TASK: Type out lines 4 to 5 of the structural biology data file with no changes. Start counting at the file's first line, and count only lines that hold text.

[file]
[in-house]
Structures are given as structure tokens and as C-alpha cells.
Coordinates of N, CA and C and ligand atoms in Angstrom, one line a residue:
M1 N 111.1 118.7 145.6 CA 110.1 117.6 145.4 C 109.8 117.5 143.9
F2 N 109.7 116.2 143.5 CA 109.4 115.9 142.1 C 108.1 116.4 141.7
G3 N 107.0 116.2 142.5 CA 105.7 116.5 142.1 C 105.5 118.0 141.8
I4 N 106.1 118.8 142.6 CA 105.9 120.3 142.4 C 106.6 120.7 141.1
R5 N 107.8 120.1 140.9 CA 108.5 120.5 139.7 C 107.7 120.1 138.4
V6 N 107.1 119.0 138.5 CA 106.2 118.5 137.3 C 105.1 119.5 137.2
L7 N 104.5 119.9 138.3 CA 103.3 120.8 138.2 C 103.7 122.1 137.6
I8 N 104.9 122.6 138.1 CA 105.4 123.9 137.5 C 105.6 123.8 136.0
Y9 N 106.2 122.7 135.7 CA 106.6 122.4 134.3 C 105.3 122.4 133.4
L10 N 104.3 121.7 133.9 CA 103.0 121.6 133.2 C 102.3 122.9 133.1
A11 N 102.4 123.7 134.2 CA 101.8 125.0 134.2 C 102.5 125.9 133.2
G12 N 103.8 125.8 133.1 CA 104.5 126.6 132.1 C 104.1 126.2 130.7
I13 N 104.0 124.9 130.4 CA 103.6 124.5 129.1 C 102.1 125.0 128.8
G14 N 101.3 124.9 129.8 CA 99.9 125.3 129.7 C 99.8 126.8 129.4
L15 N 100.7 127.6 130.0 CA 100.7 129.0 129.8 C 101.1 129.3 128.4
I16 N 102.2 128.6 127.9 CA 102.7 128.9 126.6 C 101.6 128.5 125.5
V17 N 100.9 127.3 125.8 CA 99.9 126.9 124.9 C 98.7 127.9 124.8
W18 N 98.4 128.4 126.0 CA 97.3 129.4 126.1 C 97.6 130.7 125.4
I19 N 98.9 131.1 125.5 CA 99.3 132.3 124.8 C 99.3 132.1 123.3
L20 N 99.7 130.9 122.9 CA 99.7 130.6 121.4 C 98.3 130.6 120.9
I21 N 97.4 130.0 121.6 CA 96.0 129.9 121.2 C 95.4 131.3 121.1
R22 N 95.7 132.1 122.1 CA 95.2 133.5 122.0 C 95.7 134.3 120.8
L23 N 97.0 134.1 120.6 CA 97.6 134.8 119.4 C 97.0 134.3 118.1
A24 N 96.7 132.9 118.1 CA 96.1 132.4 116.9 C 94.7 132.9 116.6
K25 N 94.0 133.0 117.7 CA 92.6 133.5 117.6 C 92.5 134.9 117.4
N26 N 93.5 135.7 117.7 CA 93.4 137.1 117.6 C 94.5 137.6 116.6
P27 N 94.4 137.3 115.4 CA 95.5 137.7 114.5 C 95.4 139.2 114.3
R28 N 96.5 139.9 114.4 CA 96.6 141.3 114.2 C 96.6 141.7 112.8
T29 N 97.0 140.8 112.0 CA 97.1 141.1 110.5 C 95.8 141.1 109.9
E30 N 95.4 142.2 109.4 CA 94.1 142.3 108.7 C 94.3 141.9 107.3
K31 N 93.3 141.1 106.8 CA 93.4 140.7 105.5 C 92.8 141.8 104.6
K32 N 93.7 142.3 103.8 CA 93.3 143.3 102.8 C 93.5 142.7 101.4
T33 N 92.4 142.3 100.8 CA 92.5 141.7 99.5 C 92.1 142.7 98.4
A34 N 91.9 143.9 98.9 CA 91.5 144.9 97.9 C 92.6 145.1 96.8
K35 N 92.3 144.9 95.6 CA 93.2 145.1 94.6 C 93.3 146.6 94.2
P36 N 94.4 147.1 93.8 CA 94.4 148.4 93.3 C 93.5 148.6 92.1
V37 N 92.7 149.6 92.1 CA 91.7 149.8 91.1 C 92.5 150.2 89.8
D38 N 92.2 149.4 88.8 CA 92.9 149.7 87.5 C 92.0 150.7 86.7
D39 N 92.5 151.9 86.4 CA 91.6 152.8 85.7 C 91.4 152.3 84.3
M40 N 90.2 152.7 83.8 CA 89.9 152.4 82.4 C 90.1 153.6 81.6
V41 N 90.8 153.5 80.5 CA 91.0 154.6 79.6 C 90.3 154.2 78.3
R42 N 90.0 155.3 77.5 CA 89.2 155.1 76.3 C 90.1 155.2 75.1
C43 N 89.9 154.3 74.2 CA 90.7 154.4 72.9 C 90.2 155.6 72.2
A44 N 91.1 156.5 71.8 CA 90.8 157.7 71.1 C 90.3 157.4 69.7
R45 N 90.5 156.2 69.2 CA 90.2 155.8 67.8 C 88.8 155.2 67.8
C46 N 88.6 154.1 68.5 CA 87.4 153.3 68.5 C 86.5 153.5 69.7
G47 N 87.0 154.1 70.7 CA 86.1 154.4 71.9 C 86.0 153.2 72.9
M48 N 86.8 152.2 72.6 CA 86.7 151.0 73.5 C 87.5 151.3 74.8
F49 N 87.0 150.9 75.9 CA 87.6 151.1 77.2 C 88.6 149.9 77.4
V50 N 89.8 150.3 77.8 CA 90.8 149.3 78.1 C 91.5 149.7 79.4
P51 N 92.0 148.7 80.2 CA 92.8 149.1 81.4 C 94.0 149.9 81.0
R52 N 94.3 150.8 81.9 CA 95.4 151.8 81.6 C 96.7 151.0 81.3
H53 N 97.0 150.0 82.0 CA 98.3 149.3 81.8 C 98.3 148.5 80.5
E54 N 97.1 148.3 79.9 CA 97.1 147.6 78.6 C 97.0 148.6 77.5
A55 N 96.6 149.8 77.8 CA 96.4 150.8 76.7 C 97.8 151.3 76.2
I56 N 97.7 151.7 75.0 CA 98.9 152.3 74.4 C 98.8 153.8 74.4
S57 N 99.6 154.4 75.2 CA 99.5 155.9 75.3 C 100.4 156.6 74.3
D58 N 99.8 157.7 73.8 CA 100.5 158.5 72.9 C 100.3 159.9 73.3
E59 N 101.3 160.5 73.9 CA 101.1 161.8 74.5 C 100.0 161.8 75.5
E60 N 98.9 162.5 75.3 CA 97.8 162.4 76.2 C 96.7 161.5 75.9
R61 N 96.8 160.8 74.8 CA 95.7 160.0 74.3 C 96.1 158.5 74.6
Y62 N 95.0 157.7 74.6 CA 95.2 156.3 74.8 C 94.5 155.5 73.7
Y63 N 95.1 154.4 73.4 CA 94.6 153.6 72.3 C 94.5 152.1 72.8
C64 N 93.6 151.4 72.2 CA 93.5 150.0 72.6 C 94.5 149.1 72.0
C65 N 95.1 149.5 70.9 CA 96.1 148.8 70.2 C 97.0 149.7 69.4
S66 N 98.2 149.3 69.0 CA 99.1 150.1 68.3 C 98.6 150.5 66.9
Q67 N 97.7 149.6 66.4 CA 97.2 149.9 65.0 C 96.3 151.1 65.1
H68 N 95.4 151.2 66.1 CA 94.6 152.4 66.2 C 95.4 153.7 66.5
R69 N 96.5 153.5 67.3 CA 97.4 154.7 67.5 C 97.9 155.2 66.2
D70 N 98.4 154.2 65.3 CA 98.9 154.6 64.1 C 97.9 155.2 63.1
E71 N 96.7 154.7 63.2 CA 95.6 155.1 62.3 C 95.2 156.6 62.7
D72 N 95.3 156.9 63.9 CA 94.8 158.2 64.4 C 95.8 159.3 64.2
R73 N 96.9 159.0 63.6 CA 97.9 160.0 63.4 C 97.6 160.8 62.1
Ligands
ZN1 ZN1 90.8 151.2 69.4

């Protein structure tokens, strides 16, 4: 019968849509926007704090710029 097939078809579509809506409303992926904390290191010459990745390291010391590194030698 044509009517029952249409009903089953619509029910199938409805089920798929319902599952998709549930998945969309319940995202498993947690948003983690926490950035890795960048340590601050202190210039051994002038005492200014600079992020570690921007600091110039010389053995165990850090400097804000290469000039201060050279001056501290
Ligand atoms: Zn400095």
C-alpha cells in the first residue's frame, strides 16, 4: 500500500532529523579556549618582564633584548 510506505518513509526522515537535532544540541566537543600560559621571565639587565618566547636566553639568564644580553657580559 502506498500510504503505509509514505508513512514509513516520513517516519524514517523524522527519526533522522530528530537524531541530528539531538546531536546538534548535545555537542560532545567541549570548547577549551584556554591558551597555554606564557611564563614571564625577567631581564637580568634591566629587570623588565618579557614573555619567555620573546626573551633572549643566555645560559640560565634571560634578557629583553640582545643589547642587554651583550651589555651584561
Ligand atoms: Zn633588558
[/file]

M1 N 111.1 118.7 145.6 CA 110.1 117.6 145.4 C 109.8 117.5 143.9
F2 N 109.7 116.2 143.5 CA 109.4 115.9 142.1 C 108.1 116.4 141.7